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Effects of a low carbohydrate diet on energy expenditure during weight loss maintenance: randomized trial

BMJ 2018; 363 doi: https://doi.org/10.1136/bmj.k4583 (Published 14 November 2018) Cite this as: BMJ 2018;363:k4583

Choice of baseline for primary endpoint

We write to clarify selection of the baseline to determine the diet effect on total energy expenditure and other outcomes. As we discussed in the Supplement, we chose to measure baseline in the post-weight loss (not pre-weight loss) assessment period for several reasons:

1) As a general rule, anchor data should be collected as close to the time of randomization as possible, to decrease error introduced by any time-varying confounder. The pre-weight loss measurement was obtained 3 to 4 months prior to initiation of the test diets.

2) The pre-weight loss measurement is strongly confounded by weight loss, whereas our specific aim is to examine total energy expenditure during weight-loss maintenance (consistent with the registered title of the protocol, Dietary Composition and Energy Expenditure During Weight-Loss Maintenance).

3) The stated purpose of the Run-In phase is to produce 12% weight loss, changing biological state (i.e., creating a predisposition to weight regain) to test the study hypotheses. Thus, it would be inconsistent with study aims and methodologically inappropriate to use the pre-weight loss measurement as a precise and accurate anchor for evaluating change in total energy expenditure in response to the test diets. Doing so would necessitate a substantially larger number of participants (and increased cost) to account for the additional imprecision, with no scientific benefit.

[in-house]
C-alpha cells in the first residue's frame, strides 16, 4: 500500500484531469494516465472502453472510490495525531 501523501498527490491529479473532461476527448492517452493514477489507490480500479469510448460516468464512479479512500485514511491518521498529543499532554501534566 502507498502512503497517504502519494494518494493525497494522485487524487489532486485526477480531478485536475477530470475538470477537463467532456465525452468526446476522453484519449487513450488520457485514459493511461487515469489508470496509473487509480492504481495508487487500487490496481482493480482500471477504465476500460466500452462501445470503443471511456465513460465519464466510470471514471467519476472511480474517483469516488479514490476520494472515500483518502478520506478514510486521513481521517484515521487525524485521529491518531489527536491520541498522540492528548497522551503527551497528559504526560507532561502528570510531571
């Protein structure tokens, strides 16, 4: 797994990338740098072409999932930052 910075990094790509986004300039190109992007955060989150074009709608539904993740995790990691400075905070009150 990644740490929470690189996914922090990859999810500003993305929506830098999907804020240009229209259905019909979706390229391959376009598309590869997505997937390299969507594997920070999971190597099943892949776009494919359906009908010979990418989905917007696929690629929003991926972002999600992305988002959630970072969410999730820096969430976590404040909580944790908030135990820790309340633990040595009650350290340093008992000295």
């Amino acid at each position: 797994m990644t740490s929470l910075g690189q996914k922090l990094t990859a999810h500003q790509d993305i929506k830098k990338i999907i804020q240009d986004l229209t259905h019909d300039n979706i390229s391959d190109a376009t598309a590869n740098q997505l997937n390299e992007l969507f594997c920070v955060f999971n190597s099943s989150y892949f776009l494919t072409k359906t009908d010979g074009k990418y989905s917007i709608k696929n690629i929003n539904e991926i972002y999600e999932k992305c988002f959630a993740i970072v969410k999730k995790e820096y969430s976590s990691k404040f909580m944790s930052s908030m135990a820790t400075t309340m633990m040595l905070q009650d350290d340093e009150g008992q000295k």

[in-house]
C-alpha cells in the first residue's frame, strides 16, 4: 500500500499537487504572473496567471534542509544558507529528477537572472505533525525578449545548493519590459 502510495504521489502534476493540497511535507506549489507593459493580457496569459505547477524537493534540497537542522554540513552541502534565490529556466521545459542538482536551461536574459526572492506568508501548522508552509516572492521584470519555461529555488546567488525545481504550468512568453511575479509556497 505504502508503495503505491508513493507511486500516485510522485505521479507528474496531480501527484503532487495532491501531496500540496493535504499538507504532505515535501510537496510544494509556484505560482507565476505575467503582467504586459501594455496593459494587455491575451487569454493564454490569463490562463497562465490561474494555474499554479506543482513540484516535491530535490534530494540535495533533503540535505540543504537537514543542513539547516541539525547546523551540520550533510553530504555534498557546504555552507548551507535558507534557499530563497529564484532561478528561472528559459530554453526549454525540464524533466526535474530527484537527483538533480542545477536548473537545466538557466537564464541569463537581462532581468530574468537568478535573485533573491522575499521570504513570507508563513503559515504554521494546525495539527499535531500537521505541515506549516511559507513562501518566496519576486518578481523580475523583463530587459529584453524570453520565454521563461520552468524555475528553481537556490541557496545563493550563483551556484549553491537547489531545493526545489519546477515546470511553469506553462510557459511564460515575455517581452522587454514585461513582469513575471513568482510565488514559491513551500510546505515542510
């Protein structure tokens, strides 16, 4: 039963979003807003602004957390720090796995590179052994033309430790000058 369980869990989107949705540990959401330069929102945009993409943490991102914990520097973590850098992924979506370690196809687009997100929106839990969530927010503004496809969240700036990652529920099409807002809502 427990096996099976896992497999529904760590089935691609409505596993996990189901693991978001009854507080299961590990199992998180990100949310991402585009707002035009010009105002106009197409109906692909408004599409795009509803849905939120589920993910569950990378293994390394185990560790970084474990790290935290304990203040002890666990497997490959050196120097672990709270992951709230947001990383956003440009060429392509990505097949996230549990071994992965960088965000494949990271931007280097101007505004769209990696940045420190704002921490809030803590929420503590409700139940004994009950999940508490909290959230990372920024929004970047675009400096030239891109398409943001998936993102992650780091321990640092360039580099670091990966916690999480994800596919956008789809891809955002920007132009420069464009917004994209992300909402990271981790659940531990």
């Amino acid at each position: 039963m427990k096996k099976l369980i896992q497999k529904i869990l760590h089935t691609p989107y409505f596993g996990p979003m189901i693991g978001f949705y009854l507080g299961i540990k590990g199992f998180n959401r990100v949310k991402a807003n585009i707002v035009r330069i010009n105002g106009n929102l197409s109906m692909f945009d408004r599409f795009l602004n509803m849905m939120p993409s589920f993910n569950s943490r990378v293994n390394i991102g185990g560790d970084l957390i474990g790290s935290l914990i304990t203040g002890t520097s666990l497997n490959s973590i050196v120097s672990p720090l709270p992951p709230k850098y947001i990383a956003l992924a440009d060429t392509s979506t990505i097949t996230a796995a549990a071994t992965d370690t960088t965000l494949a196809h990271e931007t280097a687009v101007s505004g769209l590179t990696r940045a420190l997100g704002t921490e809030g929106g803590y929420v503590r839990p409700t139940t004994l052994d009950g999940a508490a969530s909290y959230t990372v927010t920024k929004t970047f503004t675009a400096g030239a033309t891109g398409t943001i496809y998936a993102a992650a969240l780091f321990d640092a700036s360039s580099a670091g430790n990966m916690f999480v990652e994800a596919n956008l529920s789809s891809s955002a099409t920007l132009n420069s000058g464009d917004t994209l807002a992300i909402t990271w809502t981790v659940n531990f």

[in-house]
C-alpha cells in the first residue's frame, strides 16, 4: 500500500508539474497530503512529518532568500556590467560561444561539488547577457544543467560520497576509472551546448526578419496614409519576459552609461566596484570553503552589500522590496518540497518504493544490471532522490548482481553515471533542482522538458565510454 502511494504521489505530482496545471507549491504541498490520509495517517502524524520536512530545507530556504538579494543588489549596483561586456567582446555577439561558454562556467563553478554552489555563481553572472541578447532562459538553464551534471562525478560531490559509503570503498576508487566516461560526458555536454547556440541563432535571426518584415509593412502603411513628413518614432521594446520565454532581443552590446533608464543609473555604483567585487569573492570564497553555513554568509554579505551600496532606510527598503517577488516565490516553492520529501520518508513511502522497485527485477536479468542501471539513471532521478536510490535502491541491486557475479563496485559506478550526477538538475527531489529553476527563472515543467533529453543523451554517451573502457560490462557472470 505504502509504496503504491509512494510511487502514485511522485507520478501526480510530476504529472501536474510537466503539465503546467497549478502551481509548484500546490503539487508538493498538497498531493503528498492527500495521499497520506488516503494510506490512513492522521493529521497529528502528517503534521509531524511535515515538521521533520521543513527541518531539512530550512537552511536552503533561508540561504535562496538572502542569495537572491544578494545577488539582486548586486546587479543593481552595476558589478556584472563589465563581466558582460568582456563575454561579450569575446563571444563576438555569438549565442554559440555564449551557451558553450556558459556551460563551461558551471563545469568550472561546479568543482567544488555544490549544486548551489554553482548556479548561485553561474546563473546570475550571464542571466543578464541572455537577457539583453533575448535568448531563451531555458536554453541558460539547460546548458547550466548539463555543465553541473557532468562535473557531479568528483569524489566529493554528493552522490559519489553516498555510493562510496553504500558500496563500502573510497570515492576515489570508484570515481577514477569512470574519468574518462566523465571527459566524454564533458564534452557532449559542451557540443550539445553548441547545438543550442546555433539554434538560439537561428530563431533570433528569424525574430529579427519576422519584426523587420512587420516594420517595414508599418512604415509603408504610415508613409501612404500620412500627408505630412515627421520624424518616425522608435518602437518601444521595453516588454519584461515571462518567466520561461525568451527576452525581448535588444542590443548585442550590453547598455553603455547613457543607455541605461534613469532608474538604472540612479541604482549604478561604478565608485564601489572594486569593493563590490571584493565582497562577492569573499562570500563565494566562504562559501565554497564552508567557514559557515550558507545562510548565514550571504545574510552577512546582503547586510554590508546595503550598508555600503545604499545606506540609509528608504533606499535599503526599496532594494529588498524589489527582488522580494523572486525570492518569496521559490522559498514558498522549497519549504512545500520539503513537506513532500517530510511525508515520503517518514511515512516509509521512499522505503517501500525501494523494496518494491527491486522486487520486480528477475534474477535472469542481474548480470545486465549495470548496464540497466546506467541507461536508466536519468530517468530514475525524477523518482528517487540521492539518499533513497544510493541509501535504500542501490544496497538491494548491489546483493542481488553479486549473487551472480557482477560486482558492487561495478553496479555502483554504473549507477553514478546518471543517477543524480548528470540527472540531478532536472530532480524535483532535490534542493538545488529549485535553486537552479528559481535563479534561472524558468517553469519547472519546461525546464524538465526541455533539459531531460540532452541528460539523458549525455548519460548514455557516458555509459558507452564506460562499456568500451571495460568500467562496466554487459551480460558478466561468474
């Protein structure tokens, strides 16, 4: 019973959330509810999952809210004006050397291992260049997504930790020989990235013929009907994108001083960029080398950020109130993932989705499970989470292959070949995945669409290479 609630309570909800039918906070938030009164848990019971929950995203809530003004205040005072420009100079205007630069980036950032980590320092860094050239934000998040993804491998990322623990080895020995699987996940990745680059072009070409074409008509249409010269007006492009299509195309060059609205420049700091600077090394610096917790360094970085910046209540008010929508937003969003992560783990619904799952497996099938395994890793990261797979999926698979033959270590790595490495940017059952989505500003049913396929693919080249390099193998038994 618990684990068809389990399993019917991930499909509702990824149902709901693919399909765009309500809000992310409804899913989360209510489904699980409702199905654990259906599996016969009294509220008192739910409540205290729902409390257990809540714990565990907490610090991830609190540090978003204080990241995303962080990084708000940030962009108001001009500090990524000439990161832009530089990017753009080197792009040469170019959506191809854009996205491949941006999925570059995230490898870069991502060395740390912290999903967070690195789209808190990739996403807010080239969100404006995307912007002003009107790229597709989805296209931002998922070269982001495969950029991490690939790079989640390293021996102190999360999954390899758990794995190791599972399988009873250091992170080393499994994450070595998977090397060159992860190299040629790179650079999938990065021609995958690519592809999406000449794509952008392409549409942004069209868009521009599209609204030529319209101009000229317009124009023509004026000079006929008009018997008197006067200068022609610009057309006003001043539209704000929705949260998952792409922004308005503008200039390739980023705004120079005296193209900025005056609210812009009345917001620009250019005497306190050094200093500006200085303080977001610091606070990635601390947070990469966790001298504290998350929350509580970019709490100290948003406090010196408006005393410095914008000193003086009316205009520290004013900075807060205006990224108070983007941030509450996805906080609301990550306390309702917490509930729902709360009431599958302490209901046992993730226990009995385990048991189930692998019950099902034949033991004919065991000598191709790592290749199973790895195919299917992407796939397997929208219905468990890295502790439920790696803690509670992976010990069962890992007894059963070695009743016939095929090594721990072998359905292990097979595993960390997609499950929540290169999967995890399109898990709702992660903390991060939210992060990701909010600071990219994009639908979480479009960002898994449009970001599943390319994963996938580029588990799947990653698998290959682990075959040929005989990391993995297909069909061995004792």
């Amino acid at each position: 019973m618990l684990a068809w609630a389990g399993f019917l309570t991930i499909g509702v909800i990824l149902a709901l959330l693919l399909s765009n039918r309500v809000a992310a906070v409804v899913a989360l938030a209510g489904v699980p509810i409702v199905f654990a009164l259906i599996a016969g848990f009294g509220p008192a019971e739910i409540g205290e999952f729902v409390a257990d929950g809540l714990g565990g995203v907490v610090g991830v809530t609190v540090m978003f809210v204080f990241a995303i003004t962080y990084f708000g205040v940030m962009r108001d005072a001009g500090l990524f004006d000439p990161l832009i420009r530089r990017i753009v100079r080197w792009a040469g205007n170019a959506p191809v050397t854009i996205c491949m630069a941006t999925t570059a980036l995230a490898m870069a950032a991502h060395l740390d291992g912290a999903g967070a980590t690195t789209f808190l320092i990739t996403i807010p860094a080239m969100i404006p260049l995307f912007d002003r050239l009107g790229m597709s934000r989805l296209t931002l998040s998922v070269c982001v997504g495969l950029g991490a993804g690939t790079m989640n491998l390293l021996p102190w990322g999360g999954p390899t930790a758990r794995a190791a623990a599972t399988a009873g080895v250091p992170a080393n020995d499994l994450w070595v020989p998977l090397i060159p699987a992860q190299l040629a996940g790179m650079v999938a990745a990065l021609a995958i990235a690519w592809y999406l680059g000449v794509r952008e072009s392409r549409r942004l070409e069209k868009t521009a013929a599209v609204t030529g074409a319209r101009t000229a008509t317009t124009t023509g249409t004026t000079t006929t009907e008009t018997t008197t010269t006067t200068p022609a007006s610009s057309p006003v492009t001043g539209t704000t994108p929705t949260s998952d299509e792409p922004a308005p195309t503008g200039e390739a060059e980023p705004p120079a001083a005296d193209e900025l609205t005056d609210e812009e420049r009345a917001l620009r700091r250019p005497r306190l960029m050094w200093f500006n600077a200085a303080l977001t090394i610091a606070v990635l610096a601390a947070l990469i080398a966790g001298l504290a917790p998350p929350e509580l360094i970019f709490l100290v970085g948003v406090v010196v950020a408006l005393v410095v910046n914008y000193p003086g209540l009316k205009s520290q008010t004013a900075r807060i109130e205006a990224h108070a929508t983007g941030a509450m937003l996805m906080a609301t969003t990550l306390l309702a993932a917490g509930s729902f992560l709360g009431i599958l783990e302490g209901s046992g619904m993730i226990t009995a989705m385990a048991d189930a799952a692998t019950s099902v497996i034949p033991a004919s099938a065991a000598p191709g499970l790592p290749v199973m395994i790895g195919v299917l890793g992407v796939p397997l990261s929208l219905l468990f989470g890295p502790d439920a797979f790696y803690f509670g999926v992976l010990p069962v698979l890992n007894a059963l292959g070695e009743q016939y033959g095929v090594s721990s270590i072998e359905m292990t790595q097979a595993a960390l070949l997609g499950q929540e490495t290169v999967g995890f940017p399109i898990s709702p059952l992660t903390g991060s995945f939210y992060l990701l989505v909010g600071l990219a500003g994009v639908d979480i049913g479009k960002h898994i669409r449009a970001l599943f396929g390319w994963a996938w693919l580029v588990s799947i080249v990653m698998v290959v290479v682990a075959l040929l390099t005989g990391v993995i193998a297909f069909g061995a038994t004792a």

Some have recently argued that there might be ongoing weight change during the post-weight loss period that could inflate our results (1). However, this measurement was done before randomization, so any individual variations in weight or other factors could not confound study findings. Although error in baseline measurement could reduce the precision of our effect estimates – a non-issue here, as we had abundant power to test the primary hypothesis – it would not create bias in favor of any one diet.

Furthermore, as can be determined from the publicly available database, weight change during the 15-day assessment period was very small, averaging 23 grams per day, with no significant difference between individuals who would be assigned to the 3 diet groups (p=0.2). This value compares favorably with Redman et al (2), who state that “an accepted criterion for weight stability in controlled feeding studies is fluctuations in weight <250 g/d.”

Finally, our fully adjusted model included “pre-weight loss values for BMI, percentage lean mass, and total energy expenditure; and weight loss from pre-weight loss to start of trial.” The results of this model were not materially different from those of the minimally adjusted model, indicating that these pre-randomization factors were unimportant.

1. Belluz J. Does cutting carbs really help keep weight off? The big new diet study, explained. Vox, 16 Nov 2018. https://www.vox.com/science-and-health/2018/11/16/18096633/keto-low-carb...

2. Redman LM, Kraus WE, Bhapkar M, Das SK, Racette SB, Martin CK, Fontana L, Wong WW, Roberts SB, Ravussin E; CALERIE Study Group. Energy requirements in nonobese men and women: results from CALERIE. Am J Clin Nutr 2014;99:71-8

Competing interests: As detailed in the manuscript

20 November 2018
David S. Ludwig
Physician Scientist
Cara B. Ebbeling, Henry A. Feldman
Boston Children's Hospital
300 Longwood Ave, Boston MA 02115 (USA)